Another kind of formal module parameter is a simple value:
  • value_identifier : type_name
  • value_identifier : interface_name '<' actual_parameter_list '>'  
    [ '{' constraint '}' ]
Simple values can be used to control selection among multiple classes that implement the same interface.  A class may specify a constraint on one of its value parameters which is more restrictive than the constraint on the corresponding parameter for its interface.  This class will only be used as the implementation if the actual value satisfies the given constraint.  If the actual values given satisfy multiple classes implementing the same interface, then the class with the highest preference value is chosen.  For example, an interface for a numeric type might have value parameters that specify the range or precision of numeric values that are to be represented by the numeric type.  Generally the class that uses a faster or more compact representation would be preferred, so long as the specified range or precision is satisfied:
interface Float 
  <First : Univ_Real; Last : Univ_Real; 
   Digits : Univ_Integer := 6> 
    operator "+"(Left, Right : Float) -> Float;
    operator "-"(Left, Right : Float) -> Float;
    operator "=?"(Left, Right : Float) -> Ordering;
end interface Float;  
Note that here we are presuming that Univ_Real and Univ_Integer are predefined, infinite precision numeric types, and Ordering is the predefined enumeration type returned by the comparison operator "=?" (see the blog entry on "Using the "=?" operator" for details).

The final kind of parameter is a function or procedure. This is intended to be a short-hand for constructing an interface with a single function or procedure in it, and then using that as a formal parameter.  It might be used to specify a special comparison function to be used for sorting, when the desired sort should not use the normal comparison operator of the type.  A parameter that represents a function or a procedure follows one of the following general patterns:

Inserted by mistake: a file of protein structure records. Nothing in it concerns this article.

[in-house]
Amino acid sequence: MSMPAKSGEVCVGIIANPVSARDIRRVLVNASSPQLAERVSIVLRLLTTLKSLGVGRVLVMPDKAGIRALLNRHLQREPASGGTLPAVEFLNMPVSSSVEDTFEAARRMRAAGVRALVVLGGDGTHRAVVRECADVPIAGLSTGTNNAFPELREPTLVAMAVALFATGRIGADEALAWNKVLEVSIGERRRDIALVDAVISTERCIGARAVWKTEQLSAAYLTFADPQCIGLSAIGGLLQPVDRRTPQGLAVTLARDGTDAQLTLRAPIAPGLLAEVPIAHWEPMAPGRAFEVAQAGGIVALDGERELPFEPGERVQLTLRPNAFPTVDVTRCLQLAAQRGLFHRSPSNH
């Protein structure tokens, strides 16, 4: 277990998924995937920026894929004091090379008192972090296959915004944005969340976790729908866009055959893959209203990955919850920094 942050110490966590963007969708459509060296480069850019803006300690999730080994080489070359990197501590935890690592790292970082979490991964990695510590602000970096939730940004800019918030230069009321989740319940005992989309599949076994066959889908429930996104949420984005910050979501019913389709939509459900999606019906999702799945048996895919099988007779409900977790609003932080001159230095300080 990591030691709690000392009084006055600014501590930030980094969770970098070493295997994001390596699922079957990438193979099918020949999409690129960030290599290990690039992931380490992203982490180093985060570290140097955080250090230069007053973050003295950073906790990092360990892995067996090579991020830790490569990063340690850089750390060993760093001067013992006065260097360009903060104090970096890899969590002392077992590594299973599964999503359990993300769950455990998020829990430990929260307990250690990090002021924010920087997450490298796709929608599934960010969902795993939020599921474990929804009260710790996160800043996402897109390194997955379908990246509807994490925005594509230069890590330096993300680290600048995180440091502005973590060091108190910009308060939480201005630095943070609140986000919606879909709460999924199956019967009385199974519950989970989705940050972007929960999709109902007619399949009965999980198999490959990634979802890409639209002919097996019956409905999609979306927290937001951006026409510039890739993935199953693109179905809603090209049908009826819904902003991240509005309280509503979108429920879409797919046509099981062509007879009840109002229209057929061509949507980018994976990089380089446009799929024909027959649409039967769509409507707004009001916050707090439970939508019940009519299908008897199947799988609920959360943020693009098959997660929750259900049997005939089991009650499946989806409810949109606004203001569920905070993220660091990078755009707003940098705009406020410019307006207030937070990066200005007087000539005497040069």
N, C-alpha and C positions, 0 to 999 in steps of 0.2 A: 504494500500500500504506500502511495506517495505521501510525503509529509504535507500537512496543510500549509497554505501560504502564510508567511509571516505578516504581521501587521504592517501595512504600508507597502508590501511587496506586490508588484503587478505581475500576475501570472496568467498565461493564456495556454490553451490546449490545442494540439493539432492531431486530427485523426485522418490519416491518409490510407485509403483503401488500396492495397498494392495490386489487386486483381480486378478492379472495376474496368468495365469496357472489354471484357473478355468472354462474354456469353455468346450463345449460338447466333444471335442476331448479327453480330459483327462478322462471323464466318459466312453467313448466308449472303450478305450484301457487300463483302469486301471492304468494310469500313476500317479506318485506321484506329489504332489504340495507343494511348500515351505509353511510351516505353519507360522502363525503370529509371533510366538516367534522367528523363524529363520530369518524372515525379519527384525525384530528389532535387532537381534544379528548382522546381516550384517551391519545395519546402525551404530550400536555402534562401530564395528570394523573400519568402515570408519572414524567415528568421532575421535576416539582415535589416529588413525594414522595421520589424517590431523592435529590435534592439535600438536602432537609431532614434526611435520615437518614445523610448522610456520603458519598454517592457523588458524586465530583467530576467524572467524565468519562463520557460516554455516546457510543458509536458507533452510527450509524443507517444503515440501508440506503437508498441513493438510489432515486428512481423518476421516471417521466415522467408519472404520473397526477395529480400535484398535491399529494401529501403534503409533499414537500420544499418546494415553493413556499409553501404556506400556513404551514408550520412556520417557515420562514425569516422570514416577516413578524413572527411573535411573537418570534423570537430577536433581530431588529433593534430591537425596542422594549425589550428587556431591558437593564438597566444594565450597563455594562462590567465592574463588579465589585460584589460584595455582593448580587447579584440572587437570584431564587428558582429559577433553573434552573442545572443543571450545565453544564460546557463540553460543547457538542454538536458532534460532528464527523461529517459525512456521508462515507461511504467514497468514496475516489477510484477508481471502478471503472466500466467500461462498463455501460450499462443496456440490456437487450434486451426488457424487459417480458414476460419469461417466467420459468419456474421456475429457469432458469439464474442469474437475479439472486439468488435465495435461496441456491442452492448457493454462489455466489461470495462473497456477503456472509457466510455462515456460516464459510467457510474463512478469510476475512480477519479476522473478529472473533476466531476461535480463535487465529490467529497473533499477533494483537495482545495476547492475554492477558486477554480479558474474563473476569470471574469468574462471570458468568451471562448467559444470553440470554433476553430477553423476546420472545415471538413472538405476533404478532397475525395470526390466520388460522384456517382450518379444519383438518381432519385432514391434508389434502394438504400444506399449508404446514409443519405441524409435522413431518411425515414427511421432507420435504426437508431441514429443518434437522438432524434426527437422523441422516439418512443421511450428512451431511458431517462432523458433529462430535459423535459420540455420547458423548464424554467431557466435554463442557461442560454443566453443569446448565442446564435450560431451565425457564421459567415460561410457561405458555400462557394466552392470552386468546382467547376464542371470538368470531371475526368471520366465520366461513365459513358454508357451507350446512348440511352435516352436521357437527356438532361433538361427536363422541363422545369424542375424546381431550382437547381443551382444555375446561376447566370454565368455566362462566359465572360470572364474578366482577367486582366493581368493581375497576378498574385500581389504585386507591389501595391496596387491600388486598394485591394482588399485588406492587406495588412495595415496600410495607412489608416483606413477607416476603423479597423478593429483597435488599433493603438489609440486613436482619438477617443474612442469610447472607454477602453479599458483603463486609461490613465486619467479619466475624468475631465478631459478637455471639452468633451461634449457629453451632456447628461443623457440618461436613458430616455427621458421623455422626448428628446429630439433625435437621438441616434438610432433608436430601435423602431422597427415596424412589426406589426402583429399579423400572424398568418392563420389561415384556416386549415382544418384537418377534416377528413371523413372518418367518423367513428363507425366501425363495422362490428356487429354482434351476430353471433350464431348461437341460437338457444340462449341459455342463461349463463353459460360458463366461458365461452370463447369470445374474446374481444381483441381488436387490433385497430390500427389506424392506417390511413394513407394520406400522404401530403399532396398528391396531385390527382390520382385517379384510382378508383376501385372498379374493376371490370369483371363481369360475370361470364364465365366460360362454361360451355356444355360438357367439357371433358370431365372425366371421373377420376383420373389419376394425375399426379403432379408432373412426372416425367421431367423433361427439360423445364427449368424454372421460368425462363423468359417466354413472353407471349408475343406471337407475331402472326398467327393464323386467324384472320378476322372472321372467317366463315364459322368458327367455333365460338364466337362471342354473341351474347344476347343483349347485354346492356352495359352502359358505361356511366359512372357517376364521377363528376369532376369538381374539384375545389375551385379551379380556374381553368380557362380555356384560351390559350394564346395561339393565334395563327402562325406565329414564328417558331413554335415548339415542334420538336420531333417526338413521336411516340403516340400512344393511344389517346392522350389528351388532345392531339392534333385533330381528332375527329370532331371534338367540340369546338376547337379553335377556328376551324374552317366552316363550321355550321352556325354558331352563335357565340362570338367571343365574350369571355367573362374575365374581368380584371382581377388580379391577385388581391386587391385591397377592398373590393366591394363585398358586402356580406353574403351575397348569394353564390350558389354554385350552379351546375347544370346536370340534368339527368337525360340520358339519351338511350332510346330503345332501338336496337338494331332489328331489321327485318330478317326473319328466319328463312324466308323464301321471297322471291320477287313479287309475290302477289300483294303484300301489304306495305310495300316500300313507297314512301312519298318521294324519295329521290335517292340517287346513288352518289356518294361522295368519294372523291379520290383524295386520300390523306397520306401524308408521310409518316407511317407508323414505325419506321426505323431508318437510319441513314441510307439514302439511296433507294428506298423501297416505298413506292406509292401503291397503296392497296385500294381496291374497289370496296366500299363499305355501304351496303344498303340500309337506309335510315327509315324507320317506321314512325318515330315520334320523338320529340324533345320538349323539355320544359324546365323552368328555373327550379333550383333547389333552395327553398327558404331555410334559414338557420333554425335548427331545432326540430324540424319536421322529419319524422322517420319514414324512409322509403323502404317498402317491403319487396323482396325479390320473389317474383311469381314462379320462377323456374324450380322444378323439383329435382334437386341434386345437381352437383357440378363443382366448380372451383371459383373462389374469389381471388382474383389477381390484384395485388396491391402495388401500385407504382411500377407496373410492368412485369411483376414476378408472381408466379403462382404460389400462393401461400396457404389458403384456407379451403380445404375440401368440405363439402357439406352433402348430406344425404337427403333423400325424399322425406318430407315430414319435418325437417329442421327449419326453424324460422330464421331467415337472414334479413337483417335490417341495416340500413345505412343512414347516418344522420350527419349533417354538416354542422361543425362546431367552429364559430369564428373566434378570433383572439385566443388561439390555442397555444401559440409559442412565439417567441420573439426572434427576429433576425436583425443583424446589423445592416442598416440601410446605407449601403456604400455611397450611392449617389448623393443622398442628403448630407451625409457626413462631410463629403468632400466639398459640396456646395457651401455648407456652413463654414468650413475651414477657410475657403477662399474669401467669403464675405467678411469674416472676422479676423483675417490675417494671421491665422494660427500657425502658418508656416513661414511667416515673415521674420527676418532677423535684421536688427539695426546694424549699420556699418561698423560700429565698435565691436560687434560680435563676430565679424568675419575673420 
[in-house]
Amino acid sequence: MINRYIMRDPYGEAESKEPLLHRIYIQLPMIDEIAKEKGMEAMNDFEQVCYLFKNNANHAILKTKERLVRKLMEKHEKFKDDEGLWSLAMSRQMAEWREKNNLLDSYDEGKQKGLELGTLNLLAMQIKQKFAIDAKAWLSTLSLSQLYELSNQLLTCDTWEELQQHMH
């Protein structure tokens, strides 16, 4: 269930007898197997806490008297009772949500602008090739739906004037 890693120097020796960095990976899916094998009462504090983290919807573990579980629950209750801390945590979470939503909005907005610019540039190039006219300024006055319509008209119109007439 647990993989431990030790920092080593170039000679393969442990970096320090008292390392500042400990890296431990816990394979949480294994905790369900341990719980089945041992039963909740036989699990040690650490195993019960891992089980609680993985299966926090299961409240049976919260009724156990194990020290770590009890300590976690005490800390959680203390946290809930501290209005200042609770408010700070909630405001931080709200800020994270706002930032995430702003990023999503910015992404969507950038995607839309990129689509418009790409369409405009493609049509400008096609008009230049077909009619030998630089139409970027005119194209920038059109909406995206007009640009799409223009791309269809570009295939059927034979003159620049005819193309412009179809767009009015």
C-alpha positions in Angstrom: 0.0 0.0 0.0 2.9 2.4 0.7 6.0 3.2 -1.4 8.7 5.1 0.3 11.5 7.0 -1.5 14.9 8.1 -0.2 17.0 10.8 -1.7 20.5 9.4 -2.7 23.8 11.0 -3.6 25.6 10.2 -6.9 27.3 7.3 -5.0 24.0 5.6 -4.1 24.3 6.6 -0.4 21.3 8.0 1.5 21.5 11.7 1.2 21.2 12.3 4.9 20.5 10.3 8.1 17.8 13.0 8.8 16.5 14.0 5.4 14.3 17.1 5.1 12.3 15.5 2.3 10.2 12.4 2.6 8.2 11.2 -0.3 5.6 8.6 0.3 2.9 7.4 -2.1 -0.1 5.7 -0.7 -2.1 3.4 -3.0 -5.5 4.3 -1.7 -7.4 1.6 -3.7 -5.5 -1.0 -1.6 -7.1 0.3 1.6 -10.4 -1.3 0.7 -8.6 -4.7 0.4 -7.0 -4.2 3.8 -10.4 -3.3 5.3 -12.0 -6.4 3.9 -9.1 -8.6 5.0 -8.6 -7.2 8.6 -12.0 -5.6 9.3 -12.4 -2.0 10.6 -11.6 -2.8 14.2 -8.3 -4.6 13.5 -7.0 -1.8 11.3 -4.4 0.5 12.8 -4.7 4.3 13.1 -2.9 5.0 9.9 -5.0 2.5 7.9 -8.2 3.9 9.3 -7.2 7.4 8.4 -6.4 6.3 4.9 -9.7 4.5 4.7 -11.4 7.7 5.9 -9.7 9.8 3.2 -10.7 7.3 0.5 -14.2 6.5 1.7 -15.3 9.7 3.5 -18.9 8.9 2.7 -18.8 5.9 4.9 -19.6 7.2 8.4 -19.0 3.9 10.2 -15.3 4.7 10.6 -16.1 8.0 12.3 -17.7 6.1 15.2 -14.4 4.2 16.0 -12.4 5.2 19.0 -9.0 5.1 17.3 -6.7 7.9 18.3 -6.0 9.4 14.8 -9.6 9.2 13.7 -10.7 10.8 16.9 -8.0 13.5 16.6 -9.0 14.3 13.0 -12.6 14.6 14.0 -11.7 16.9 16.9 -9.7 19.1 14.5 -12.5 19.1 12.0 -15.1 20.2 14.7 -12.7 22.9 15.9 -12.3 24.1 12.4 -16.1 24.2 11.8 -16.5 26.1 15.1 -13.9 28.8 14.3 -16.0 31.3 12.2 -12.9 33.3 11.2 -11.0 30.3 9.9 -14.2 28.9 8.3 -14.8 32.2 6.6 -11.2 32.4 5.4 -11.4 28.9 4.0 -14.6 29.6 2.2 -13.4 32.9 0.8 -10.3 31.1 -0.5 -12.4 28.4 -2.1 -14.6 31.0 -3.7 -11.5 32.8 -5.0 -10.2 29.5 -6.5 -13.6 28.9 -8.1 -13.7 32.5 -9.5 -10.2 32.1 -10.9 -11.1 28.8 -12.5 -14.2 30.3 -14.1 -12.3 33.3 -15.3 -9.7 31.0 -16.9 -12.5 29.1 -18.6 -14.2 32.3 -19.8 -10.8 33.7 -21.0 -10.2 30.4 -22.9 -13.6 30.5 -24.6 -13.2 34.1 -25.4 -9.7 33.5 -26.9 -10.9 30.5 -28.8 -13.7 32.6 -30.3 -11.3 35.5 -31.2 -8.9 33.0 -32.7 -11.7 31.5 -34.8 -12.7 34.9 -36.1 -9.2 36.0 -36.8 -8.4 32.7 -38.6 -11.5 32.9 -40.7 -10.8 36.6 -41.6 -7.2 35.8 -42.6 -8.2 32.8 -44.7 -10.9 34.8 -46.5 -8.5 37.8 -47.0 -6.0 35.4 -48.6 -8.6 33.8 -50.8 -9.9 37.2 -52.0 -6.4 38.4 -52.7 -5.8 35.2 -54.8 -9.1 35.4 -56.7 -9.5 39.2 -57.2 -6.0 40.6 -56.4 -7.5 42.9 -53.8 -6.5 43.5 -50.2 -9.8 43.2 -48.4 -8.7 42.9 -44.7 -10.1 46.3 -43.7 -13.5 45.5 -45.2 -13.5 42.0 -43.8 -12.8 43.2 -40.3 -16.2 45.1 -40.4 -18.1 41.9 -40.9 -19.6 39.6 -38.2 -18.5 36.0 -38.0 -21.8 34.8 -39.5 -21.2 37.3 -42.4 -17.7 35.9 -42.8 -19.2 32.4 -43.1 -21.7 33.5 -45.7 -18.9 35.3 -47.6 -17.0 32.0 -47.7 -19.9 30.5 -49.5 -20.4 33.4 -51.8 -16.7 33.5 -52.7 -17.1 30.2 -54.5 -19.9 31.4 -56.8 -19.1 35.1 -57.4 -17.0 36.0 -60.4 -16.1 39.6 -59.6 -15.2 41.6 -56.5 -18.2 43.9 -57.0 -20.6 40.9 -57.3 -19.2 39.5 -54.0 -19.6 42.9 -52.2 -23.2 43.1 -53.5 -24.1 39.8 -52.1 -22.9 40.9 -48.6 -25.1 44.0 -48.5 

• function function_identifier '(' formal_parameter_list ')' '->' formal_result
  • procedure procedure_identifier '(' formal_parameter_list ')'
  • operator operator_string '(' formal_parameter_list ')' [ '->' formal_result ]
Here is an example Sorting interface that has a formal module parameter that is a comparison function:
interface Sorting
   <Sortable is Array<>;
   operator "=?"(Left, Right : Sortable::Element) 
      -> Ordering>
     procedure Sort(Arr : ref var Sortable);
     procedure Reverse_Sort(Arr : ref var Sortable);
end interface Sorting;

ParaSail end-of-scope operator

When an object goes out of scope in ParaSail it may require some amount of cleanup.  For example, if the object provided access to some external resource, then when the object goes away, some release action on the external resource might be required.  This is provided by the "end" operator.  Here is an example of an interface for a Handle type, which will automatically release the associated resource at end of scope:
interface Handle<Filesystem<>> is
    function Create_Handle(
      FS : ref var Filesystem;
      Name : String) -> Handle;
    operator "end"(Obj : ref var Handle);
end interface Handle;
The compiler inserts a call on the "end" operator automatically at the end of the scope of an object.  The compiler ensures that "end" is called no matter how the scope comes to an end.  If an object is allocated from a region, then the "end" operator is invoked on the object immediately prior to deallocating the region. If an object has a value and is then assigned a completely new value, the "end" operator, if any, for its type is applied to the object prior to assigning it the new value.

In a composite object, the "end" operator is invoked on the enclosing object before invoking it on the component objects, so that the "end" operator of the enclosing object may safely refer to its components.